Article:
Published by the Students of Johns Hopkins since 1896
May 18, 2024
fall-music

ARANTZA GARCIA / DESIGN AND LAYOUT EDITOR

Gonzalez recommends musical artists and albums that are, to her, quintessentially fall.

Every season has its associated food, clothes and activities. Pumpkin spice lattes, flannels and apple picking all bring fall to mind. Yet, my most fall-esque associations will always be Bon Iver, Noah Kahan’s Stick Season and Taylor Swift’s Evermore. Hopefully, this music will bring you the same autumnal joy it brings me. 

I started listening to Iver during my senior year of high school in winter. It was mid-January, mid-Saturday-morning and a playlist — that I didn’t create — played in the background while I uploaded my AP Psychology vocabulary words onto Quizlet. His voice sounded peaceful, but the background music stuck with me the most. The mixture of instruments, guitar strumming and distinct melodies warmed me up on that cold, boring day. 

If I began listening to Iver in the winter, why do I now associate him with the fall?

Everything about Iver feels autumnal. Autumn represents a hopeful time for me: the beginning of school, internships, cuffing season and joining new clubs. Fall is my new year; it’s a reset. And Iver’s music is hopeful. It brings along a peace that calms your surroundings. The instrumental blocks out the outside noise, and his words block out the internal monologue running through your head as you walk along the dead leaves on the ground. 

Even the sad lyrics, the ones that make your heart go “OUCH!” are delivered with such a calming effect that you cannot help but feel at peace when listening. Autumn should bring you peace, the sort of peace that comes with new beginnings. 

Kahan is the most obvious fall music artist. However, it’s his specific album Stick Season that really encompasses the fall feeling. The album cover and title force you to think of autumn. The mentioning of small towns contributes to that seasonal feeling. After all, everyone watches Gilmore Girls in the fall due to its small-town focus and sweater-wearing characters. His origin from Vermont and New Hampshire, states that are known for their pretty foliage and cold, crisp weather, also add to his fall association.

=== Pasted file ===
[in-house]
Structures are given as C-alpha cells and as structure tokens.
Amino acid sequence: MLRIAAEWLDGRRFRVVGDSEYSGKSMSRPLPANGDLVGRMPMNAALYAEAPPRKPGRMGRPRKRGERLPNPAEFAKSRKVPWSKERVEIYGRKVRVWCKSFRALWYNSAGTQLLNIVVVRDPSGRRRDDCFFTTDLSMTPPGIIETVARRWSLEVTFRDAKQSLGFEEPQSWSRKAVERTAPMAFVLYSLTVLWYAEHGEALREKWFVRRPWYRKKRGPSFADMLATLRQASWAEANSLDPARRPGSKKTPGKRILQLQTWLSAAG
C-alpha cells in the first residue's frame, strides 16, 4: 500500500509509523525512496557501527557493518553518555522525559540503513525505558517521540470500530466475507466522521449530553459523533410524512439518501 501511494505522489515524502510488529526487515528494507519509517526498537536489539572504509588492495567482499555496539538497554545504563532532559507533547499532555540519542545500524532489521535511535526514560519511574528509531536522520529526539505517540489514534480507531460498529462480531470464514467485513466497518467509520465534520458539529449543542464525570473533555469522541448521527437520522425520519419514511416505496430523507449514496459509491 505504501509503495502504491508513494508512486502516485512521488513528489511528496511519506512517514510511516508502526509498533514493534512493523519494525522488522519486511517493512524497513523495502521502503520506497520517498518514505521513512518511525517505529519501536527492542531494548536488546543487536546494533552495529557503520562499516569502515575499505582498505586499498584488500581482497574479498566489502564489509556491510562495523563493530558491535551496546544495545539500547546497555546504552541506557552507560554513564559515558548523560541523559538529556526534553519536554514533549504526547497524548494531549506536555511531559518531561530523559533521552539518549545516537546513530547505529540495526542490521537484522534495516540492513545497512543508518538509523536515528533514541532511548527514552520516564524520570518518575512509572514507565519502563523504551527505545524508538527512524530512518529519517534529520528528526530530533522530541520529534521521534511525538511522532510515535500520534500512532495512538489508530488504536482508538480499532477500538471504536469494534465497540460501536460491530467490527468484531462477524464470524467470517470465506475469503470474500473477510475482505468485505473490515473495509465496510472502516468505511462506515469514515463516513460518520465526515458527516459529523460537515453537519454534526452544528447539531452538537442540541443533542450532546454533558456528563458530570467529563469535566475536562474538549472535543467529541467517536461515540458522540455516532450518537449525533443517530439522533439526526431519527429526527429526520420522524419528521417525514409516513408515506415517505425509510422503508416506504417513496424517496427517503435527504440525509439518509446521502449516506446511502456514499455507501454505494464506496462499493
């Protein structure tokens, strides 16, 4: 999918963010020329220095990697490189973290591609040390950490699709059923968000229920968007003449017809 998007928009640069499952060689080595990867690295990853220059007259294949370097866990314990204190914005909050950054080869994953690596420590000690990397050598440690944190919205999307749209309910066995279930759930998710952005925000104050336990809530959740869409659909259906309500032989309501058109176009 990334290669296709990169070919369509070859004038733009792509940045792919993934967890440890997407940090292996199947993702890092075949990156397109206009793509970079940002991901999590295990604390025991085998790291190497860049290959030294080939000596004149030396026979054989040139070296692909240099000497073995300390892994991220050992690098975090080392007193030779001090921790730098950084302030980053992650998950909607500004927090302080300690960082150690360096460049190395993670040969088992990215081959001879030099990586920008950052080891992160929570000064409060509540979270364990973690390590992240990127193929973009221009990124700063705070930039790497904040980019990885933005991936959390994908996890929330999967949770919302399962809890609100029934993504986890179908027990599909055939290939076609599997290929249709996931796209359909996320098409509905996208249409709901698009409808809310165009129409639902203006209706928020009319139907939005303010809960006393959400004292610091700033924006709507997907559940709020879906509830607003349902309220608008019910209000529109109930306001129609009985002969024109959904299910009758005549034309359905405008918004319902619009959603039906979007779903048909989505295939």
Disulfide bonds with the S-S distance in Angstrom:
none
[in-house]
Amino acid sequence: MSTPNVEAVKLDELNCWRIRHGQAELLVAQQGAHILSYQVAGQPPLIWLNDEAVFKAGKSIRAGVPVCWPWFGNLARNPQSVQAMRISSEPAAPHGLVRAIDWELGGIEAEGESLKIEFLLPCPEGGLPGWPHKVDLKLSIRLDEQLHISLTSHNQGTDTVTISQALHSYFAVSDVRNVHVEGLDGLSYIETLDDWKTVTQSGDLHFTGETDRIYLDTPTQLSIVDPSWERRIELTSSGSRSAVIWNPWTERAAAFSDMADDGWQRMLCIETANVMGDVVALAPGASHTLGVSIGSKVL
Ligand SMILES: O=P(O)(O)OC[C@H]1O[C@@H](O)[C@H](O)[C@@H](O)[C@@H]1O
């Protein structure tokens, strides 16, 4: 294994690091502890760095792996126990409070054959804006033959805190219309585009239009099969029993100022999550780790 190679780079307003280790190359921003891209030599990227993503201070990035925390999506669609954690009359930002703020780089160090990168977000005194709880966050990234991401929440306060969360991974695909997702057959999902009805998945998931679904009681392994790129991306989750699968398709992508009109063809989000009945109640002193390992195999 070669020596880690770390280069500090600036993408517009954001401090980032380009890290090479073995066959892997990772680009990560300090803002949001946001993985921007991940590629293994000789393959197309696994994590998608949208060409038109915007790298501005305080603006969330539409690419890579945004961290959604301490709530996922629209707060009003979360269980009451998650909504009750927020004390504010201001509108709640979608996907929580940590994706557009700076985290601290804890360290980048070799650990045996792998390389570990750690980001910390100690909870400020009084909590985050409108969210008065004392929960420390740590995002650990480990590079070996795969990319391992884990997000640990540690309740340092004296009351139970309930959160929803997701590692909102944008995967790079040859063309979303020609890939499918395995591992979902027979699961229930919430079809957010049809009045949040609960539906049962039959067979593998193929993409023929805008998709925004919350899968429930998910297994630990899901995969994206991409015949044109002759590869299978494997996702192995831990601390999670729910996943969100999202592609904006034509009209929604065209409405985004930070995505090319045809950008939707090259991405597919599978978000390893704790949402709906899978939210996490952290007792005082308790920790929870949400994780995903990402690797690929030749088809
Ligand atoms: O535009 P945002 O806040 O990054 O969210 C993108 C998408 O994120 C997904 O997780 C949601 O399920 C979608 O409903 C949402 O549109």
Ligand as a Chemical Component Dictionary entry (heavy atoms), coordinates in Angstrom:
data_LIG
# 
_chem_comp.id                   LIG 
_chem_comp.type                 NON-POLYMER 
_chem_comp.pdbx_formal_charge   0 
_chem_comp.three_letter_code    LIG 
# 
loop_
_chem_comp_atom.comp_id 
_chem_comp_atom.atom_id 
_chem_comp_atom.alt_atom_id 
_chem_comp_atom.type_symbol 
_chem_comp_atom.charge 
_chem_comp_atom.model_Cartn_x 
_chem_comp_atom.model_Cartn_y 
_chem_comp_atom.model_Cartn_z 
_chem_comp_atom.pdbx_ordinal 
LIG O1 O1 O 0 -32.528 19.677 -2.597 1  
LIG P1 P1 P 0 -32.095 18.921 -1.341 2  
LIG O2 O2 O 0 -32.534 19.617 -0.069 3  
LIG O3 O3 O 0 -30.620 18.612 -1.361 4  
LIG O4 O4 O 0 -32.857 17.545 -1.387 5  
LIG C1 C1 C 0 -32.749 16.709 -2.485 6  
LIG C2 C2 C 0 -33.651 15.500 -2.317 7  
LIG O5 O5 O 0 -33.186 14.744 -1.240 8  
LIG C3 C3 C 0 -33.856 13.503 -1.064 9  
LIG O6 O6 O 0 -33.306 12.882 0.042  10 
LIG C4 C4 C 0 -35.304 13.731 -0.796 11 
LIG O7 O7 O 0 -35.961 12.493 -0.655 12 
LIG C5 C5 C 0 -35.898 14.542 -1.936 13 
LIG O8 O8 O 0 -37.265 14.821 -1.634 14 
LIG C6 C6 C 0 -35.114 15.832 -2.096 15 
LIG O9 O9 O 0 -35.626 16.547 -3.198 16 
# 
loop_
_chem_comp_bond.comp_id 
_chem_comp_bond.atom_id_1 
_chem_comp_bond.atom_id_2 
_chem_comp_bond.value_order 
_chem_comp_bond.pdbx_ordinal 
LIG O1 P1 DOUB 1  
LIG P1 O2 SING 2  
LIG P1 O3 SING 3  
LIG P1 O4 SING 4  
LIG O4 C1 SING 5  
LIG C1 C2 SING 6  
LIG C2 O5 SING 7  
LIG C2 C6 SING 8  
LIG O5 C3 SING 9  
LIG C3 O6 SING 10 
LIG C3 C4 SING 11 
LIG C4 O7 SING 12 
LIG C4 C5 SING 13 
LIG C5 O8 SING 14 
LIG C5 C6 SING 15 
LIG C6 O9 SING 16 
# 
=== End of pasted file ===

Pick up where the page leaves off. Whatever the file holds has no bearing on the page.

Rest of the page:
Yet, the meaning of each song and the album as a whole gives it the autumn vibe. Yes, Kahan’s voice and acoustic choices are rustic and folksy, but there’s more to them than just their sound.

Kahan sings about many emotions; however, he primarily goes back and forth between longing to change and leave and having this weight pull you back to where you came from, literally and metaphorically. 

Autumn is that push and pull. It brings back the nostalgia of wanting to go back to a time you can never return to and the feeling of wanting to become better. In the fall, I helplessly reminisce on my childhood: leaf piles, Haverford Township Day and Linvilla Orchards trips. I rewatch Disney Halloween movies and make those pumpkin Pillsbury cookies. Autumn means hometown longing and the desire to regress to a simpler time. Yet, it also represents a time for change and the need to leave the past behind. Stick Season perfectly captures these mixed feelings. No other album has ever sung what I feel so clearly. 

Another album, rather than an artist, that represents fall to me is Evermore. I know most people think Swift’s album Red has an autumnal vibe; they’re not wrong, but we are heavily neglecting Evermore. From the album cover to specific lyrics, Evermore should be a contender for the fall album. 

Like Kahan’s album, throughout Evermore, Swift sings about stagnancy and moving on, the autumn theme I keep returning to. The songs “right where you left me” and “it’s time to go” showcase these conflicting emotions through their titles and lyrics; the songs even follow each other in the album order. 

In her other songs, Swift also focuses on the changes in relationships. In “champagne problems,“ Swift sings about someone who cannot agree to marry their partner, and in “cowboy like me,“ Swift sings about someone who quits their player ways when they fall in love. Though both songs are up for interpretation as to what happens in these relationships, no one can argue that a change occurs. Autumn signifies change and, more famously, cuffing season. It’s a time when everyone seems to be getting into relationships for the upcoming holidays or breaking up over holiday breaks. Either way, dynamics are changing. Evermore captures those shifts. 

Everyone agrees that there are specific songs for specific times. After all, I’m not going to listen to Phoebe Bridgers at a party. And it’s no different for the seasons. So, listen to Iver, Kahan and Swift this fall. It’ll make your walk through the autumn air to Brody Learning Commons much more enjoyable. 


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